Microsoft Data Researchers Can Identify Pancreatic Cancer In People Based On Search Engine Queries

by • June 9, 2016 • Health, Science, TechnologyComments (0)1538

In a new research study, Microsoft data scientists announce they have successfully been able to identify people who are in the early stages of pancreatic cancer based on analysis of search engine queries. By analyzing the queries of anonymous Bing users who appear to have been recently diagnosed with pancreatic cancer, Microsoft data scientists worked backwards and analyzed these users’ earlier symptom-related search engine queries. By doing so, they were able to detect specific patterns in these early-stage queries which allows them to predict with a high degree of accuracy which Bing users have pancreatic cancer and do not know it yet.

John Markoff of The New York Times writes, “Their study was published on Tuesday in The Journal of Oncology Practice by Dr. Eric Horvitz (photo above) and Dr. Ryen White, the Microsoft researchers, and John Paparrizos, a Columbia University graduate student. ‘We asked ourselves: If we heard the whispers of people online, would it provide strong evidence or a clue that something’s going on?‘ Dr. Horvitz said … While five-year survival rates for pancreatic cancer are extremely low, early detection of the disease can prolong life in a very small percentage of cases. The study suggests that early screening can increase the five-year survival rate of pancreatic patients to 5 to 7 percent, from just 3 percent.”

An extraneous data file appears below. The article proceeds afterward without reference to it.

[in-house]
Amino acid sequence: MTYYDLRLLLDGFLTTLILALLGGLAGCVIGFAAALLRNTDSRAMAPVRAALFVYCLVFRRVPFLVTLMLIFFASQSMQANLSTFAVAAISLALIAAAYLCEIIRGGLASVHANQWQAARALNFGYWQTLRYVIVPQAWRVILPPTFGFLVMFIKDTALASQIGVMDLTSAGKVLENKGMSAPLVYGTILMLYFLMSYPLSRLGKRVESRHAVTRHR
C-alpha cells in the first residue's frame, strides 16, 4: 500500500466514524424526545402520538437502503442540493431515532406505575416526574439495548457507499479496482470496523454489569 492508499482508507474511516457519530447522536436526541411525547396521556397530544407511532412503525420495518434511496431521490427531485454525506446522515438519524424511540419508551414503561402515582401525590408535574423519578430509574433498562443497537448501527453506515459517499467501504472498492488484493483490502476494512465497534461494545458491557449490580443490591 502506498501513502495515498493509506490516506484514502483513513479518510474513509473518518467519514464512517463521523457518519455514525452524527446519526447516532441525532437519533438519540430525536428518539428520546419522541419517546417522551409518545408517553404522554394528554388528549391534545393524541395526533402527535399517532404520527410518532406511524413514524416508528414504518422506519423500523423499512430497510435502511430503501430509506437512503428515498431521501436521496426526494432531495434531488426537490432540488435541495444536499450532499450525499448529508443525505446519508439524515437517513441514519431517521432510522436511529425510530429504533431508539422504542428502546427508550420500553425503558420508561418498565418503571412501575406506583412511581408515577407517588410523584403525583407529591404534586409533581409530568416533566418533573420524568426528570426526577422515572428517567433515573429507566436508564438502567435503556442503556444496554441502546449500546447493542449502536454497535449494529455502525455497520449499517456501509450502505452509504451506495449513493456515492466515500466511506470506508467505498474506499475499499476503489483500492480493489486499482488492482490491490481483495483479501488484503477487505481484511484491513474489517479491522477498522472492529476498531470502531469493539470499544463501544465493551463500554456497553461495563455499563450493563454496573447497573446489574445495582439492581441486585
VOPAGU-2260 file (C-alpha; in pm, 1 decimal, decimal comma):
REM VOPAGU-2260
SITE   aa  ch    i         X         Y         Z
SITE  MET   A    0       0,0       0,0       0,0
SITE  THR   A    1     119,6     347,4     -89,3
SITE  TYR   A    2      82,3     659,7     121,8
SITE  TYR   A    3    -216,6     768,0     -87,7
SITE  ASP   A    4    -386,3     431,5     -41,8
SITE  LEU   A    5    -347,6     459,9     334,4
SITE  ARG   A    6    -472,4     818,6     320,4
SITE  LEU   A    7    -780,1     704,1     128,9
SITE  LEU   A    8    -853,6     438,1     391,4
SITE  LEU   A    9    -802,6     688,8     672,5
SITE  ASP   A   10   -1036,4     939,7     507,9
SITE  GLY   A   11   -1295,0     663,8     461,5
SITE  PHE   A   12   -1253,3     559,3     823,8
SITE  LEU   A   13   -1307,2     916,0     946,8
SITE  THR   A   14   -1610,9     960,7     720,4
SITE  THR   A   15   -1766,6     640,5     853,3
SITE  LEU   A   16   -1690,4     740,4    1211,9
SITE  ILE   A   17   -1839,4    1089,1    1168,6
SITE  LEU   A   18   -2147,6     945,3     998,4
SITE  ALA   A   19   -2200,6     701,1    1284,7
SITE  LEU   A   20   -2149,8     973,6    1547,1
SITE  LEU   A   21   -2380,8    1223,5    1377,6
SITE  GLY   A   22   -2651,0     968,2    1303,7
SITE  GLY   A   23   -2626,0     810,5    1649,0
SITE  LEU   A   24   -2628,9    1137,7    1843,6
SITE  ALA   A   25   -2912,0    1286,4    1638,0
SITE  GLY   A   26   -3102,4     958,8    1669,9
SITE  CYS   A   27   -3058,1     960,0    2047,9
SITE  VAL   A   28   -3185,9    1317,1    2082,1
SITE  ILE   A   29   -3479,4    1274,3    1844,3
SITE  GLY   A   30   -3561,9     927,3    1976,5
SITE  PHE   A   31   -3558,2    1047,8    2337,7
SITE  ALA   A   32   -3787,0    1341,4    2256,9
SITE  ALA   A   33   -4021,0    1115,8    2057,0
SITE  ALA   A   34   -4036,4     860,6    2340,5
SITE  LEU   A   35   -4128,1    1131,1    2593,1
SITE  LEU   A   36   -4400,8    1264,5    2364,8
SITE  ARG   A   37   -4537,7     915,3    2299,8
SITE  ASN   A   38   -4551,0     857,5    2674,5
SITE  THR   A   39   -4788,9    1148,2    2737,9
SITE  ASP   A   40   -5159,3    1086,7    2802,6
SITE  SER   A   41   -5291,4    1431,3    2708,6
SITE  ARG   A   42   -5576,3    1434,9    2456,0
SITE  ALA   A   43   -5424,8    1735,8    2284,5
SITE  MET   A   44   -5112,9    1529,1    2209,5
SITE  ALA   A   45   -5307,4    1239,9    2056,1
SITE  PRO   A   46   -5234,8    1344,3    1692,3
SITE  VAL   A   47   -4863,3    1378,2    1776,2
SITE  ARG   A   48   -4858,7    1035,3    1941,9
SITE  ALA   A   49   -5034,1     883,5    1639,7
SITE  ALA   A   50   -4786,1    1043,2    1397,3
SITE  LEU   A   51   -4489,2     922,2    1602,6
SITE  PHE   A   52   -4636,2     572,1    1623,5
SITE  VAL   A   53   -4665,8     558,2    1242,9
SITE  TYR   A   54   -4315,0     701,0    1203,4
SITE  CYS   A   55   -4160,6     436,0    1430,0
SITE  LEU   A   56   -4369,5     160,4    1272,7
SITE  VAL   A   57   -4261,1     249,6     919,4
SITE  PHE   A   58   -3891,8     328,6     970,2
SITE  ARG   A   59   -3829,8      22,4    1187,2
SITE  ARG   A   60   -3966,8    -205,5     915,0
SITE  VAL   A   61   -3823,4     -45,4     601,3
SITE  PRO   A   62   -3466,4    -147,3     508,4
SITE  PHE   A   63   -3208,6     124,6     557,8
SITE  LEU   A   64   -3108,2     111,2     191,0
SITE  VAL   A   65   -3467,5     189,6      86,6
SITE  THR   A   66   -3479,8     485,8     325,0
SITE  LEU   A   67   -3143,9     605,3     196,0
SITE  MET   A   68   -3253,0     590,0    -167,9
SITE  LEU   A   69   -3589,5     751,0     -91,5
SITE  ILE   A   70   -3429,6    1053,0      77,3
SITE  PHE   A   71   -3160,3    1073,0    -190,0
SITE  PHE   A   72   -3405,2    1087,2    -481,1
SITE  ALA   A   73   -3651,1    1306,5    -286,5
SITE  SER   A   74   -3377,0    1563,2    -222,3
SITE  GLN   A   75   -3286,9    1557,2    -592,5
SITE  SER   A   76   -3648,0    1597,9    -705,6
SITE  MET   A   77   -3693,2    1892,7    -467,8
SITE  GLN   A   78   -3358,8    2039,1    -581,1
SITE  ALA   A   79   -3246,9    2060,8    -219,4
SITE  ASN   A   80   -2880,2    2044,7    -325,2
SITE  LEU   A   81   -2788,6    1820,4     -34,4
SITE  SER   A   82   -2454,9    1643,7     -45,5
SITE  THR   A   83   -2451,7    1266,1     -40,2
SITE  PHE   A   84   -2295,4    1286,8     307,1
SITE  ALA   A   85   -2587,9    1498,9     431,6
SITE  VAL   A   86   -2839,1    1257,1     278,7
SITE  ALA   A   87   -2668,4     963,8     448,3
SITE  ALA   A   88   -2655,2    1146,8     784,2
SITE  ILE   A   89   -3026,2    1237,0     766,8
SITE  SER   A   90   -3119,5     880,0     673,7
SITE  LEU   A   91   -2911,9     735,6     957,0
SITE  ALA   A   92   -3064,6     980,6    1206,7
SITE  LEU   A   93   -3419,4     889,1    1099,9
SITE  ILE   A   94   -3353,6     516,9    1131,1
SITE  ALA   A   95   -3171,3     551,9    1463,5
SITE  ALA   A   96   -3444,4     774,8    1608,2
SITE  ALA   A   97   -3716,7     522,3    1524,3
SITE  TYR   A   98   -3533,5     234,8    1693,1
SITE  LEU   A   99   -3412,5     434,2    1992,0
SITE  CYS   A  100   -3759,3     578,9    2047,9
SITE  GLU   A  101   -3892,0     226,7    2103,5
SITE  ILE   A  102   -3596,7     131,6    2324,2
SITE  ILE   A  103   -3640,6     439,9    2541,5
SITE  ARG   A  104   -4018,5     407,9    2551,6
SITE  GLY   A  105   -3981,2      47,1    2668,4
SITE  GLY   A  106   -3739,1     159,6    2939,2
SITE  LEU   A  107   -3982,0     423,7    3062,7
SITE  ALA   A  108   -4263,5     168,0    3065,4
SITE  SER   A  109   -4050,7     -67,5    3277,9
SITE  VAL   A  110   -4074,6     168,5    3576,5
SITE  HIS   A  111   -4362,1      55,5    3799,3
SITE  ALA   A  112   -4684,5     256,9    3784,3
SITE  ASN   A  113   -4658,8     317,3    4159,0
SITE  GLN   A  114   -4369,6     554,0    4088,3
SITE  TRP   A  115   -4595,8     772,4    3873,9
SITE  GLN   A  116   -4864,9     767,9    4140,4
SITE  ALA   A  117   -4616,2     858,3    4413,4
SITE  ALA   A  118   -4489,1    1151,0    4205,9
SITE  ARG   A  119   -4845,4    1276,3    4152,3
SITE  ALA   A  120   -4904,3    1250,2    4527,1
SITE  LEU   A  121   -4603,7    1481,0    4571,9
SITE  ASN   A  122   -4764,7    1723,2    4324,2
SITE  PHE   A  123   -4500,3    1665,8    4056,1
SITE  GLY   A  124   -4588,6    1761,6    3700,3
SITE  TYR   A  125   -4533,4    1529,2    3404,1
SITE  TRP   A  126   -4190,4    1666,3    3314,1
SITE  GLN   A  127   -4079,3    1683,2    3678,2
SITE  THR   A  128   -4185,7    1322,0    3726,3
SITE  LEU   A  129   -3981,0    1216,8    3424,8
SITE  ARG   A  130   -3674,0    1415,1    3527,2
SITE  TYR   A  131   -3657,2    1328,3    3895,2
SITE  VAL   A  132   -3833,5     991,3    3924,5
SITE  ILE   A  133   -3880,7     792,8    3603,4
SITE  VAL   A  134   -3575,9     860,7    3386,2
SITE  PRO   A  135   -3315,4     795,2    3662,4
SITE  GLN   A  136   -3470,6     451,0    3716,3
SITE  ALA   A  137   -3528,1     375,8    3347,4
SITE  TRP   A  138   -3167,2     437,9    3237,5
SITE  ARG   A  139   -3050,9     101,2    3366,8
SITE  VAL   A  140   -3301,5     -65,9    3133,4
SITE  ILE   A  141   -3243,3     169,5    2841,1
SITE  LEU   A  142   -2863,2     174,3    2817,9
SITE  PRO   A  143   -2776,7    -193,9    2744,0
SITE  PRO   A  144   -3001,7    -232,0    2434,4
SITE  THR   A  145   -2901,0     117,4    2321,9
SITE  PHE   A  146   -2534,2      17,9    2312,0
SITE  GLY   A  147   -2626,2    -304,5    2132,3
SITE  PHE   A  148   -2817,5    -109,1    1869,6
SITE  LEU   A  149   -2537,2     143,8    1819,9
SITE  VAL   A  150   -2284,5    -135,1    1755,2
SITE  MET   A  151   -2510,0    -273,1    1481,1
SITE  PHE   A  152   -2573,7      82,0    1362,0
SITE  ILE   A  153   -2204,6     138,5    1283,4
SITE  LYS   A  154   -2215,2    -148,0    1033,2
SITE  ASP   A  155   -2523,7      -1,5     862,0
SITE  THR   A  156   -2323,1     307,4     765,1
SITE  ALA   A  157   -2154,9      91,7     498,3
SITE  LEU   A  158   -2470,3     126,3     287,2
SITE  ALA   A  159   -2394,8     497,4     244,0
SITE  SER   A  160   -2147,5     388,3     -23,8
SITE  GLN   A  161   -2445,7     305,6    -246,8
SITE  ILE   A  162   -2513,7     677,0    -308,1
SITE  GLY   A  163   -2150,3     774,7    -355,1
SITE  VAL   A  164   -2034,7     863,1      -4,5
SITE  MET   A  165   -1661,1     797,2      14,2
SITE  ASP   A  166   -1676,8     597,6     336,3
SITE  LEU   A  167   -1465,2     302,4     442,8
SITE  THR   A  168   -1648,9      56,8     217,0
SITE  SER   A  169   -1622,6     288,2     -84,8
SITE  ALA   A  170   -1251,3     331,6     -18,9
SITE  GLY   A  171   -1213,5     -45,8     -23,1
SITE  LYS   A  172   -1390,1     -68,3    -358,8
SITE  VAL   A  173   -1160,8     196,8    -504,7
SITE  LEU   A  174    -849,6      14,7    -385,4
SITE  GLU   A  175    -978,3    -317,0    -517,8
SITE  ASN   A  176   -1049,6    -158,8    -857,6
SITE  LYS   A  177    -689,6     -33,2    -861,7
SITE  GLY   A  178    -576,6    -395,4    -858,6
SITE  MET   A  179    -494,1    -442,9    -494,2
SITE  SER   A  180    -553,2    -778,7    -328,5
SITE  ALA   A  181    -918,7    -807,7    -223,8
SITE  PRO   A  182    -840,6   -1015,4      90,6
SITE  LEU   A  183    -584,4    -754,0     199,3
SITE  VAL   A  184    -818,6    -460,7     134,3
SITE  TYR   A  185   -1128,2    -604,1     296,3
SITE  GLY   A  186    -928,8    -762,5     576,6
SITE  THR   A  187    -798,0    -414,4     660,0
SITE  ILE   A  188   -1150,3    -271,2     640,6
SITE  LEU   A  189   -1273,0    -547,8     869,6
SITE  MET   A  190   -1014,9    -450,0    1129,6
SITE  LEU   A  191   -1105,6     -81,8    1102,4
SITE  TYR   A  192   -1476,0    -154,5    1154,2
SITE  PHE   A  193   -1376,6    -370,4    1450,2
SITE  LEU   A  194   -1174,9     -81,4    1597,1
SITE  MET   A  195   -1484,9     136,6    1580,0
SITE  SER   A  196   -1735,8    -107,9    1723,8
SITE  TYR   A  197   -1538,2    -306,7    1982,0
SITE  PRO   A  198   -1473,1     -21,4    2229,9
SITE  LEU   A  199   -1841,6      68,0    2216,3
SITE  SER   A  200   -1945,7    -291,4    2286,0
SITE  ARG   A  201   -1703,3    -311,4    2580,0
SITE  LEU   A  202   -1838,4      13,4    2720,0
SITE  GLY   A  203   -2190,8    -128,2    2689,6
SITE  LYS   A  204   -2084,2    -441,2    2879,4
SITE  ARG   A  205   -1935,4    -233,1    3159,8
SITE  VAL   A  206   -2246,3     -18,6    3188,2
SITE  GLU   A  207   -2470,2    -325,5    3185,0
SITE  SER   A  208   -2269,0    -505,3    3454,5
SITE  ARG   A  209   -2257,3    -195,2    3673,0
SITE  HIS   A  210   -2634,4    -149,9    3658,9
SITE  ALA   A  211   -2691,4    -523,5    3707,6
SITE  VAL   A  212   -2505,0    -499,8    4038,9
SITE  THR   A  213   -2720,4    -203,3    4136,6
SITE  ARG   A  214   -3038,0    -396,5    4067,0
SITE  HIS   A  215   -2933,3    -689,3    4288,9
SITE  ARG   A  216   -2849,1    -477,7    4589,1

You can learn more at NYTimes.com, and read the full study at The Journal of Oncology Practice. I’ve also attached below an NBC Nightly News report which examines how one California clinic “provides care for people with a BRCA gene mutation, which is linked not only to breast and ovarian cancers, but also to pancreatic and prostate cancers.” Also, I’ve attached the remarkable 60 Minutes profile of high school student, Jack Andraka, who — at the ripe young age of 15 — has developed a scientific test which will likely save countless lives by successfully detecting pancreatic cancer at a very early stage. (Photo of Dr. Eric Horvitz above by Kevin P. Casey for Kevin P. Casey for The New York Times)
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